I can’t think of figs without thinking of the fig trees behind the old Victorian home of my grandparents in Alabama. Of course these were the best figs in all the world, especially when my grandfather and I would eat the ripe figs together directly from the tree.
My grandmother made fig preserves and my sister and I ate them as snacks with saltine crackers, down under the honeysuckle bushes that had made an arbor, at Miss Mary Lou Taylor’s house. I can’t imagine how many knives might have been left under the honeysuckles because if we got a jar of preserves we also took a knife to spread them with, and I don’t really remember bringing any of them back.
I still eat fig preserves and crackers and find them almost as delicious as “the old days”.
We’ve given you fig recipes such as fresh figs with watermelon, for a salad and sautéed figs with honey yogurt for brunch. So if you missed those just click on the links above or go to the Articles page on the website and look up the recipes. In the meantime, here are three new recipes for you to try if you happen to be so lucky as to have a fig tree. Oh my, wish I did. If you need help picking figs, please let me know, I‘d be most happy to help you take them off the tree- and eat them!
Old Fashioned Fig Preserves
6 lb figs
1 cup baking soda
6 cups sugar
Sprinkle firm ripe figs with 1 cup baking soda. Cover with boiling water. Let stand 5 minutes. Drain and rinse in two baths of clean cold water. In a large glass container, alternate a layer of figs and a layer of sugar until all figs and sugar are used. The top layer will be sugar. Cover and let stand at room temperature for 12 to 24 hours. Cook uncovered in a thick bottom boiler until figs are the desired texture and sirup is the desired consistency. Pack hot into canning jars or let stand overnight at room temperature to let plump. Next morning pack cold figs in warm, pint standard canning jars. Cover figs with sirup to within ½-inch of the top. At this time slide a lemon slice down the side of the jar with a sterilized fork or knife. Clean rims and adjust jars lids and bands. Process in a boiling water bath canner (212º)-cold preserves for 15 minutes and hot preserves for 10 minutes. Note: Follow directions on your canning jars about clean jars. Also, note that the canning time starts when water in the canner comes to a rolling boil. Make sure jars, lids and equipment are sterilized according to equipment instructions. This is an old recipe from Food Preservation in Alabama and does not give the amount of preserves this recipe will make so I would have several jars ready. I’d say roughly about 7 pints.
Fig Preserve Cake with Brown Sugar Glaze
In my late mother’s recipe file there was a recipe for Fig Preserve Cake. You can use the fig preserves to make it. This cake is great in summer and even better to make for the holidays as a gift. Good for breakfast too.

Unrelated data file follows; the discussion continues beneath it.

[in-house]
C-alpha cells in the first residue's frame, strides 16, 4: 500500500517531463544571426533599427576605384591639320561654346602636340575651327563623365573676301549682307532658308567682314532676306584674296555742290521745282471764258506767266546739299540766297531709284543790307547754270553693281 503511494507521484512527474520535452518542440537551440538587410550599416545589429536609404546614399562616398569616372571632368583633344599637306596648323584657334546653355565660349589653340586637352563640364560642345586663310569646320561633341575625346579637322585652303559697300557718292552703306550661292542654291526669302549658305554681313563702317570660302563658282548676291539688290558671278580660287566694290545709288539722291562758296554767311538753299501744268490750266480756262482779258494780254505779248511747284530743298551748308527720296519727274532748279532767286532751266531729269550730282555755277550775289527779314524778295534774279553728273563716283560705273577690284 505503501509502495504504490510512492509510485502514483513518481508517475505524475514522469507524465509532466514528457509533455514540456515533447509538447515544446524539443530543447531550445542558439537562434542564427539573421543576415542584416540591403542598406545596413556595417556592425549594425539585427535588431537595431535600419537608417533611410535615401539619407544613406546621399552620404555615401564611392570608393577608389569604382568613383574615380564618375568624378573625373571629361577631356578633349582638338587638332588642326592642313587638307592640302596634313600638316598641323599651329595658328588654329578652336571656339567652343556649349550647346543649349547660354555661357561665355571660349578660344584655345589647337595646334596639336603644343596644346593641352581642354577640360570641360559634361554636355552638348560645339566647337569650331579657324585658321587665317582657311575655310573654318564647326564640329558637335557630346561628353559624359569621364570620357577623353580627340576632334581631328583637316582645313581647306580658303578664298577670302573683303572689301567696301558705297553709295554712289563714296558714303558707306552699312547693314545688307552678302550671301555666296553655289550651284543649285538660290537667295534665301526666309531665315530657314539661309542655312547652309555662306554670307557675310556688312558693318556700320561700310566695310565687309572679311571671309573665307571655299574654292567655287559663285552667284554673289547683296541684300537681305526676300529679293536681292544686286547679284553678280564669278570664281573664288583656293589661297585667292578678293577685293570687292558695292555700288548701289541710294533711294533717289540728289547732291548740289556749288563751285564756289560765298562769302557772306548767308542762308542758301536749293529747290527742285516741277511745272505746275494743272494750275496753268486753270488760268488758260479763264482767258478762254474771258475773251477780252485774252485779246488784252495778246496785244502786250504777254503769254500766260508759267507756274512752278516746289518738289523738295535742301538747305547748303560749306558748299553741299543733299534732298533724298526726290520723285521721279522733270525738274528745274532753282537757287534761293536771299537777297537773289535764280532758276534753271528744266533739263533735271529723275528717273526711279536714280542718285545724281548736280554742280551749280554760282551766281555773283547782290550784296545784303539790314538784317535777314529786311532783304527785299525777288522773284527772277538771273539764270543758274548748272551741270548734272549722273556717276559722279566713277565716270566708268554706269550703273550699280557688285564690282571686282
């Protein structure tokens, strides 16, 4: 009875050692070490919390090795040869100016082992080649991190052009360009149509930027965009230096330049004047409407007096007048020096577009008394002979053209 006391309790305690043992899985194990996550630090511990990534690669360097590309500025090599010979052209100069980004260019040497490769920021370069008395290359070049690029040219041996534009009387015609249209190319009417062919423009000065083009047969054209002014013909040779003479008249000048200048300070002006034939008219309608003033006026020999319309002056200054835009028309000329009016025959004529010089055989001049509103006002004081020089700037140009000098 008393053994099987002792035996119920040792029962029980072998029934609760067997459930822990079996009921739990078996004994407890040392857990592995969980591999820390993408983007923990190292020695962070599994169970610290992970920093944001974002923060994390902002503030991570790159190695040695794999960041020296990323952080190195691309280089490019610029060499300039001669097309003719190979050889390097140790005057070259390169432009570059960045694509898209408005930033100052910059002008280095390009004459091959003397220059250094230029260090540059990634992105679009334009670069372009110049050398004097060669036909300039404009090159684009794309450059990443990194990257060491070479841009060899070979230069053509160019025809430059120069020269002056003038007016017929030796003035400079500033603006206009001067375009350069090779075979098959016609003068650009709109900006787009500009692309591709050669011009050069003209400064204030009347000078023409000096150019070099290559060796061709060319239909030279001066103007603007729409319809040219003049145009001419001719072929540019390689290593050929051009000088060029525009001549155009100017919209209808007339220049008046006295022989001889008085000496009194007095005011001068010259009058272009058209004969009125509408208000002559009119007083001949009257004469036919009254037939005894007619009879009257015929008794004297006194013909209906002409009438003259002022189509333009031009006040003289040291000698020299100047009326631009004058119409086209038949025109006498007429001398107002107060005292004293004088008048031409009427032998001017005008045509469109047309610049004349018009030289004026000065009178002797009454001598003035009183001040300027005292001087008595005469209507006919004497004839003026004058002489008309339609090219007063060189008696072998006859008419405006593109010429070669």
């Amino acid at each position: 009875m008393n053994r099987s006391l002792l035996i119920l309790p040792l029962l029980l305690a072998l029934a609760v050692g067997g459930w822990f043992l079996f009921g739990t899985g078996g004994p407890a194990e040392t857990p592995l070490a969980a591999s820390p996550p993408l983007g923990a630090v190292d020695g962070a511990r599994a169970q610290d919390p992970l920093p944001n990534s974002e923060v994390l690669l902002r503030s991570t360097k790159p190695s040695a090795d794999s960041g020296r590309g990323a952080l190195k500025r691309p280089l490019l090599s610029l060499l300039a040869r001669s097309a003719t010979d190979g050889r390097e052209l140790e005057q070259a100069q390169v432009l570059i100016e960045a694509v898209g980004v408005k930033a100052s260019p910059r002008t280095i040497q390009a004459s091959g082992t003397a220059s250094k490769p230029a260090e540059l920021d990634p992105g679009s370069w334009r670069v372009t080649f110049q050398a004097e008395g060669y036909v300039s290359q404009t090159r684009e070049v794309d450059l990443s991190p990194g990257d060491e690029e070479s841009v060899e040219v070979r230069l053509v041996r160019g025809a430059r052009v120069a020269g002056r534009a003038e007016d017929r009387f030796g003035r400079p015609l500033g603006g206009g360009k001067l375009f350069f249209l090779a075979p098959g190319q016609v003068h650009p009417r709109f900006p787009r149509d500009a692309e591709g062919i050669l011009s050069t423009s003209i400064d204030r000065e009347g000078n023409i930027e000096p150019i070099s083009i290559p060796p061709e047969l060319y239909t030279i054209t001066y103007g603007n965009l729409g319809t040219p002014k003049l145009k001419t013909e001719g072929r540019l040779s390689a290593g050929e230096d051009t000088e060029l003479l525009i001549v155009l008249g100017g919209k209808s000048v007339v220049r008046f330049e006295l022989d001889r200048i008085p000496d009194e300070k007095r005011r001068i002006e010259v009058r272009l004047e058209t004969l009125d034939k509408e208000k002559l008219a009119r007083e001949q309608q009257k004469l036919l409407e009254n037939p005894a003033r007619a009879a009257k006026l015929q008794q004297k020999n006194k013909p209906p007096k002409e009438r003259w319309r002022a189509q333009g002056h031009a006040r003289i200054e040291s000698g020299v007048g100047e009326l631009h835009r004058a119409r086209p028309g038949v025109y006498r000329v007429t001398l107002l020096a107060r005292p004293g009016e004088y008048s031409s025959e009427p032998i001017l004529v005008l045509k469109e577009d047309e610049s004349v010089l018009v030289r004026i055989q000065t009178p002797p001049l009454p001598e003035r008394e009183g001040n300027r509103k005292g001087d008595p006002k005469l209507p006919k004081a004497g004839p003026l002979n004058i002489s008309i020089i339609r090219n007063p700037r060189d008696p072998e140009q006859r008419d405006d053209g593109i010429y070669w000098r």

1 1/2 cups sugar
2 cups all-purpose flour
1 teaspoon baking soda
1/2 teaspoon salt
1 teaspoon ground nutmeg
1 teaspoon ground cinnamon
1/2 teaspoon ground allspice
1/2 teaspoon ground cloves
1 cup vegetable oil
1 cup buttermilk
1 tablespoon vanilla extract
1 cup fig preserves
1/2 cup chopped pecans, toasted (optional)
Brown sugar glaze
Combine first 8 ingredients in a large mixing bowl. Add the oil and eggs, beating well with mixer.
Add buttermilk and vanilla, beating in well. Stir in the preserves and nuts. Pour batter into a greased and floured 10-inch tube pan. Bake at 350º for 1 hour and 15 minutes or until cake tester comes out clean. Cool in pan for 10 minutes. Place on a serving plate. Pour glaze over the cake.
Brown Sugar Glaze
1/2 cup firmly packed brown sugar
1/2 cup butter
1/4 cup milk
Combine all ingredients in a small Dutch oven or other heavy saucepan.
Bring to a full boil and cook, stirring constantly, for 2 minutes. Let cool until slightly thicker and pour over fig cake.
Buttermilk Biscuits with Country Ham and Figs
2 cups all purpose flour
1/2 teaspoon salt
2 teaspoons baking powder
1/2 teaspoon baking soda
1 tablespoon sugar
1/2 cup vegetable shortening
2/3 cup buttermilk
Country ham, sliced thin to fit into biscuit
Mix flour, salt, baking powder, soda and sugar together. With two knives or a pastry blender cut in the vegetable shortening until the mixture resembles peas. Add the buttermilk all at once and mix until it is just blended. Roll the dough to a thickness of 1/2-inch and cut the biscuits with a cutter small enough to make 16 biscuits. Place the biscuits close together on an ungreased baking sheet and bake at 425º for 10 plus minutes or until the biscuits are light brown.
When cool enough to handle, open the biscuits and put butter on inside top and bottom of the biscuits.
Then do the same with the mustard, spreading lightly. Put a small piece of thinly sliced country ham on the biscuit to fit, and then put a slice of fig on top.
This is a rendition of an old recipe from An Apple a Day in Illinois.
Spring ephemerals are some of the first plants to flower in the early spring long before most trees leaf out. They tend not to like the heat and will quickly disappear if temperatures get above 80 degrees. Spring ephemerals leaf out, bloom, go to seed, spread themselves about and then enter dormancy; they don't really die. All this happens in a two-month period, making them some of the most efficient of the flowering plants. That is what makes these plants so very special.
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